Yandle rejects expert testimony of former district judge Murphy

By Record News | Nov 1, 2017


BENTON – U.S. District Judge Staci Yandle struck an expert report of former district judge Patrick Murphy, three weeks before trial on a claim that road builders cheated victims of a fatal crash in a lawsuit 10 years ago. 

Defendants E.T. Simonds Construction and Southern Illinois Asphalt retained Murphy to form an opinion on the value of the original suit. 

He submitted an opinion in 2014, and filed a supplement this July. 

On Oct. 24, Yandle struck the supplement and banned testimony about it. 

“While an expert’s reliance on experience alone does not necessarily render his opinions unreliable, here, Murphy does not explain the methodology or principles that support his conclusions in either the supplemental report or his deposition,” she wrote.

“Attorneys customarily and routinely valuate claims and cases for settlement based on a myriad of factors. Murphy identified none.

“As such, the court cannot conclude that his opinion is reliable.” 

She has set trial to begin Nov. 13. 

The crash happened in 2005, on Interstate 24. 

Aleksey Turubchuk, a minor, died, and family members suffered injuries. 

The family sued Simonds and Southern Illinois Asphalt in their home state, Washington, alleging negligence in a paving project. 

The companies carried insurance as a joint venture through Bituminous Insurance, and each carried policies of its own. 

Plaintiff counsel Komron Allahyari demanded and received $1 million, after defense counsel identified that as the limit of the Bituminous policy. 

The family sued Simonds and Southern Illinois Asphalt again, in Illinois, in 2012. 

They claimed that if they had known the defendants held policies of their own, they would not have settled for $1 million. 

They alleged intentional misrepresentation, fraudulent concealment, negligent misrepresentation, and constructive fraud.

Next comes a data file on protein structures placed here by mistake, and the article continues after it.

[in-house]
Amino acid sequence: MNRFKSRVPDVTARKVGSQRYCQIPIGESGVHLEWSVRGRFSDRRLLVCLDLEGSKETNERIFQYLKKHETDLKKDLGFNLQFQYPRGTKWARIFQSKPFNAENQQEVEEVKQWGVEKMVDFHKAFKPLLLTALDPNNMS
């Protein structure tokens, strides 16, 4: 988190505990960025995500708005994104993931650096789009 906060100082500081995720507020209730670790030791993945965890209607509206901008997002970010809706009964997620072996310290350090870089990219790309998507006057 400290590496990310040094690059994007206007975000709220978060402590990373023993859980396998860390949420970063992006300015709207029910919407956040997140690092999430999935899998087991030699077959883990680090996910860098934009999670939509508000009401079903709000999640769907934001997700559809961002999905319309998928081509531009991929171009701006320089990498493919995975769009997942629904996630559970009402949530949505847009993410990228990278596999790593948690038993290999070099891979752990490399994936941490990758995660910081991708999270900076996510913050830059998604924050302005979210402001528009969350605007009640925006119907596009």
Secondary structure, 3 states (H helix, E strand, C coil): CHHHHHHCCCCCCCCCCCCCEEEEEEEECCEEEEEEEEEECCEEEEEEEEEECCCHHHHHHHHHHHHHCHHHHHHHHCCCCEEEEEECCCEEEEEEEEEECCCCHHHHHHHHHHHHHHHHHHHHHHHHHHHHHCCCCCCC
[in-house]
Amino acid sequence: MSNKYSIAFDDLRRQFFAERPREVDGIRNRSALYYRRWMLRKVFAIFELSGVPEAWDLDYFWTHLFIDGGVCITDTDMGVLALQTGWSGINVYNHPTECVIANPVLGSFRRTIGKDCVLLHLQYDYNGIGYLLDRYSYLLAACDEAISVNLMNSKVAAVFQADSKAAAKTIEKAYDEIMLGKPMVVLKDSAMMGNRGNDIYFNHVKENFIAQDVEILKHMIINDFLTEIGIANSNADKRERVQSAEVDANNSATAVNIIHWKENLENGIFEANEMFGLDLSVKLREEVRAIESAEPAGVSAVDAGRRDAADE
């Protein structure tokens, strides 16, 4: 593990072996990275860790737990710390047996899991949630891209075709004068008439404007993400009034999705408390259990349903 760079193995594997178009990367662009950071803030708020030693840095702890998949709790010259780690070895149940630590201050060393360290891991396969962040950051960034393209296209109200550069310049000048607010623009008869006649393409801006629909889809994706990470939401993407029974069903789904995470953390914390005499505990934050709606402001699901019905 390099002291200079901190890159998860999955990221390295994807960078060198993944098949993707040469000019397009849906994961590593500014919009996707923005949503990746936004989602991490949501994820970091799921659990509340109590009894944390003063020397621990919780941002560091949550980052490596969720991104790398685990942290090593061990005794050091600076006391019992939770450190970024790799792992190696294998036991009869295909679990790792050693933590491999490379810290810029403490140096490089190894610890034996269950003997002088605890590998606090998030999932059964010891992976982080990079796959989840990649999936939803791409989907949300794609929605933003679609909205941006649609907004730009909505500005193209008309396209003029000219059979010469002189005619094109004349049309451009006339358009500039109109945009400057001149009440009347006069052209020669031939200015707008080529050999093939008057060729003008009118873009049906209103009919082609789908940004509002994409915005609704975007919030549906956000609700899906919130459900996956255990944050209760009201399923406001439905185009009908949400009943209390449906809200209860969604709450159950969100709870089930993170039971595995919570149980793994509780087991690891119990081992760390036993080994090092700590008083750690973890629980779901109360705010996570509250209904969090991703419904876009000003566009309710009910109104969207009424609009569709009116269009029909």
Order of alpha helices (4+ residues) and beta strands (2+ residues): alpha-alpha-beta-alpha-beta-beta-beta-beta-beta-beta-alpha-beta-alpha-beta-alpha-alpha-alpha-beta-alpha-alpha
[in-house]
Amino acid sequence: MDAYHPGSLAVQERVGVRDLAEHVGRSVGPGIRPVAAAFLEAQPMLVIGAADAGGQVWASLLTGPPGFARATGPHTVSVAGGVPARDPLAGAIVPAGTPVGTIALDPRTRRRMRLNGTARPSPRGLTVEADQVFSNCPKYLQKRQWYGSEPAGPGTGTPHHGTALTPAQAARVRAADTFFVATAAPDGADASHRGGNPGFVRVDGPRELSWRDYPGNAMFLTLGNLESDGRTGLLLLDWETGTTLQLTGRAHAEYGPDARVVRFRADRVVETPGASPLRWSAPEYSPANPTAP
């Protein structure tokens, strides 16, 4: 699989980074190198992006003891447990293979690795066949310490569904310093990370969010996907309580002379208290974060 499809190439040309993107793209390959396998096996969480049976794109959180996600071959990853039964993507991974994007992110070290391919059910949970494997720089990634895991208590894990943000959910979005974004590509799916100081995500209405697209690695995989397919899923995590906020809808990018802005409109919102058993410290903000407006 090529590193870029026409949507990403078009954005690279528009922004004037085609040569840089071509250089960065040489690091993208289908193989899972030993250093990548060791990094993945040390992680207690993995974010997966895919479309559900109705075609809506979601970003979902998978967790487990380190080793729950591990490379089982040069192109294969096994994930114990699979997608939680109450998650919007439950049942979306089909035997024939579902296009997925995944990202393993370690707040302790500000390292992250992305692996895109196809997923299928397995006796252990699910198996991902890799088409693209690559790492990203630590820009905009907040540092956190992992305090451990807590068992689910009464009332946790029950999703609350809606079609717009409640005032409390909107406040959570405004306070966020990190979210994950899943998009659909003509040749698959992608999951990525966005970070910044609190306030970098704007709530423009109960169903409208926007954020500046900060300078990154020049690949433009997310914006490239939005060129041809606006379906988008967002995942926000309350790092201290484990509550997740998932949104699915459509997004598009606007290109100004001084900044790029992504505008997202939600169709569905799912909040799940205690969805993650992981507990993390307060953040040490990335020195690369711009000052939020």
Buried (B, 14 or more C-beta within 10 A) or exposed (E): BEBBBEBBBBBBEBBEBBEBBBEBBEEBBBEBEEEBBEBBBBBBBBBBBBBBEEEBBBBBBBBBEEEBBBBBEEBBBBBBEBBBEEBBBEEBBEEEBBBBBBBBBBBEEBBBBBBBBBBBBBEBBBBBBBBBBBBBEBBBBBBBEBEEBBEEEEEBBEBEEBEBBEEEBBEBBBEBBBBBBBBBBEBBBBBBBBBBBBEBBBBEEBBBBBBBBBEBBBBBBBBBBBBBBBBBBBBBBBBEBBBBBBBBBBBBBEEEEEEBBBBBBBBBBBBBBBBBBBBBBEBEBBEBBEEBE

Yandle struck portions of Murphy’s first report, ruling that he couldn’t instruct a jury about the law. 

In the supplement he valued the original claim at $300,000. 

Murphy wrote that defendants weren’t liable because signs and marking were proper. 

He wrote that driver Ludmila Nemtsova admitted in the Washington settlement that she was the sole proximate cause of the accident. 

He called it the cleanest and most forceful admission a litigant can make.

He wrote that the judgment in Washington had “res judicata” effect which estopped everyone in the vehicle from contesting that she caused it, and if defendants had been backed by their own insurers, “the case would certainly not have settled for anything beyond the cost to defend the case.” 

Yandle disagreed. 

She wrote that a judge must assess the validity of an expert’s reasoning or methodology and the application of that reasoning or methodology to the facts. 

“However, no such assessment can be conducted when as is the case here, the expert proffers opinion but no analysis,” she wrote. 

She wrote that many of Murphy’s opinions were inadmissible legal conclusions. 

She wrote that his conclusion on the Washington settlement was clearly a legal conclusion and not proper expert opinion. 

“Similarly, his opinion that neither of the parties to the joint venture breached any legal duty to the driver and passengers of the Dodge Caravan is a legal conclusion,” she wrote. 

On the same date Yandle denied a defense motion to bar the family’s original lawyer, Allahyari, from testifying as an expert. 

“His opinion is reasonably based on his experience with personal injury claims and what he personally would have done as the attorney representing the plaintiffs in the underlying action,” she wrote. 

She wrote that Nemtsova never admitted fault in Washington and in fact, specifically denied it.     

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